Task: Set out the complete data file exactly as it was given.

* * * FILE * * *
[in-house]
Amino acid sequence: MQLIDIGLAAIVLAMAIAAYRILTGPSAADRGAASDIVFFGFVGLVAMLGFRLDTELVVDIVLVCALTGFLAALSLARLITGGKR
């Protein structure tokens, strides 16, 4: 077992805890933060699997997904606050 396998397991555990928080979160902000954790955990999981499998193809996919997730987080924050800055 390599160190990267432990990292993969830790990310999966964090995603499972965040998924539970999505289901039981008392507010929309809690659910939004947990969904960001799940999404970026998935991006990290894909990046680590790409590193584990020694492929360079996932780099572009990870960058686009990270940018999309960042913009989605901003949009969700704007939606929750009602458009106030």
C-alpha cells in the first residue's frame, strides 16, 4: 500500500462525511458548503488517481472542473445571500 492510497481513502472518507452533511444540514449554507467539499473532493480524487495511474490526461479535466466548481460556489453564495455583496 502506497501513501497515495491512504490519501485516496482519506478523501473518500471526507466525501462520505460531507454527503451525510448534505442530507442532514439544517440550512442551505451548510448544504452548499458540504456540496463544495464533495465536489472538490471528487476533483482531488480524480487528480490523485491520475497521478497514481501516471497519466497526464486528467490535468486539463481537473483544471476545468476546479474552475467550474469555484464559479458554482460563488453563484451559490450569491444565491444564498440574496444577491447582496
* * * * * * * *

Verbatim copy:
[in-house]
Amino acid sequence: MQLIDIGLAAIVLAMAIAAYRILTGPSAADRGAASDIVFFGFVGLVAMLGFRLDTELVVDIVLVCALTGFLAALSLARLITGGKR
């Protein structure tokens, strides 16, 4: 077992805890933060699997997904606050 396998397991555990928080979160902000954790955990999981499998193809996919997730987080924050800055 390599160190990267432990990292993969830790990310999966964090995603499972965040998924539970999505289901039981008392507010929309809690659910939004947990969904960001799940999404970026998935991006990290894909990046680590790409590193584990020694492929360079996932780099572009990870960058686009990270940018999309960042913009989605901003949009969700704007939606929750009602458009106030």
C-alpha cells in the first residue's frame, strides 16, 4: 500500500462525511458548503488517481472542473445571500 492510497481513502472518507452533511444540514449554507467539499473532493480524487495511474490526461479535466466548481460556489453564495455583496 502506497501513501497515495491512504490519501485516496482519506478523501473518500471526507466525501462520505460531507454527503451525510448534505442530507442532514439544517440550512442551505451548510448544504452548499458540504456540496463544495464533495465536489472538490471528487476533483482531488480524480487528480490523485491520475497521478497514481501516471497519466497526464486528467490535468486539463481537473483544471476545468476546479474552475467550474469555484464559479458554482460563488453563484451559490450569491444565491444564498440574496444577491447582496